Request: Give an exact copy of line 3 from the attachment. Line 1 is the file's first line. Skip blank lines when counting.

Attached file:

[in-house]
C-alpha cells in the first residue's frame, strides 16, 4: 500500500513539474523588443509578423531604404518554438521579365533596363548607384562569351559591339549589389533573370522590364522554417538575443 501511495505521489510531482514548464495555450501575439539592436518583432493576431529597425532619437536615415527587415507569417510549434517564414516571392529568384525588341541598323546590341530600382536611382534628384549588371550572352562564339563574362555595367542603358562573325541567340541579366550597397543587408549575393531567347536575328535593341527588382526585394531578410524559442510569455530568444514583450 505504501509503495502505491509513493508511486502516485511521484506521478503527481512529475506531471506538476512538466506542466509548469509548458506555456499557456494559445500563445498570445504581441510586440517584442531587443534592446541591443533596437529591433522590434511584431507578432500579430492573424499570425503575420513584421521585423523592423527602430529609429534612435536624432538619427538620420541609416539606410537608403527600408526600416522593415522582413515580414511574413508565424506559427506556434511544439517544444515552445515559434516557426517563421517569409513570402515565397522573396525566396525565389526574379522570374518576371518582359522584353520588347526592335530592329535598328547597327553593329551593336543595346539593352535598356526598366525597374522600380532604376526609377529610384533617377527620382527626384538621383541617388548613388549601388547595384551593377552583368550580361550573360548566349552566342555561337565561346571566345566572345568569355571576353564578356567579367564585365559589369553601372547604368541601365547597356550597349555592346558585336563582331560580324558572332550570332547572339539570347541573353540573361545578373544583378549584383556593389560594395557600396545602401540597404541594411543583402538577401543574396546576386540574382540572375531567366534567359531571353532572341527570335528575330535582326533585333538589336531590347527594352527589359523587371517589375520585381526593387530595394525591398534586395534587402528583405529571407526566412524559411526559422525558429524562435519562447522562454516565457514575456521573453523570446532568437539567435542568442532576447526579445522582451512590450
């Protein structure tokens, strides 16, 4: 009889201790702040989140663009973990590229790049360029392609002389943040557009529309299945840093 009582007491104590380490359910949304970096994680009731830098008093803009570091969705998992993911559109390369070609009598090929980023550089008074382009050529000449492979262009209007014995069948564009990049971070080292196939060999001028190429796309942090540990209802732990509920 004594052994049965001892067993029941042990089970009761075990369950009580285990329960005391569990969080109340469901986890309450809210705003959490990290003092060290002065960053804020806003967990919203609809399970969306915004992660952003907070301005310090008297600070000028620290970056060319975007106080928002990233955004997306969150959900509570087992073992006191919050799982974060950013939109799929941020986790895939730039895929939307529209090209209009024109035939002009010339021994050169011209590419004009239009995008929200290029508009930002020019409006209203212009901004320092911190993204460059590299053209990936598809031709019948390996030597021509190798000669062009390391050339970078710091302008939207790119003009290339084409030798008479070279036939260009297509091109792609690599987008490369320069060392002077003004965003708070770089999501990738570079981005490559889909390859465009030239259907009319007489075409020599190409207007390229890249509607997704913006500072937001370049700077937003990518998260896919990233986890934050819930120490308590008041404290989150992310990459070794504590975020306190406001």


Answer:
């Protein structure tokens, strides 16, 4: 009889201790702040989140663009973990590229790049360029392609002389943040557009529309299945840093 009582007491104590380490359910949304970096994680009731830098008093803009570091969705998992993911559109390369070609009598090929980023550089008074382009050529000449492979262009209007014995069948564009990049971070080292196939060999001028190429796309942090540990209802732990509920 004594052994049965001892067993029941042990089970009761075990369950009580285990329960005391569990969080109340469901986890309450809210705003959490990290003092060290002065960053804020806003967990919203609809399970969306915004992660952003907070301005310090008297600070000028620290970056060319975007106080928002990233955004997306969150959900509570087992073992006191919050799982974060950013939109799929941020986790895939730039895929939307529209090209209009024109035939002009010339021994050169011209590419004009239009995008929200290029508009930002020019409006209203212009901004320092911190993204460059590299053209990936598809031709019948390996030597021509190798000669062009390391050339970078710091302008939207790119003009290339084409030798008479070279036939260009297509091109792609690599987008490369320069060392002077003004965003708070770089999501990738570079981005490559889909390859465009030239259907009319007489075409020599190409207007390229890249509607997704913006500072937001370049700077937003990518998260896919990233986890934050819930120490308590008041404290989150992310990459070794504590975020306190406001």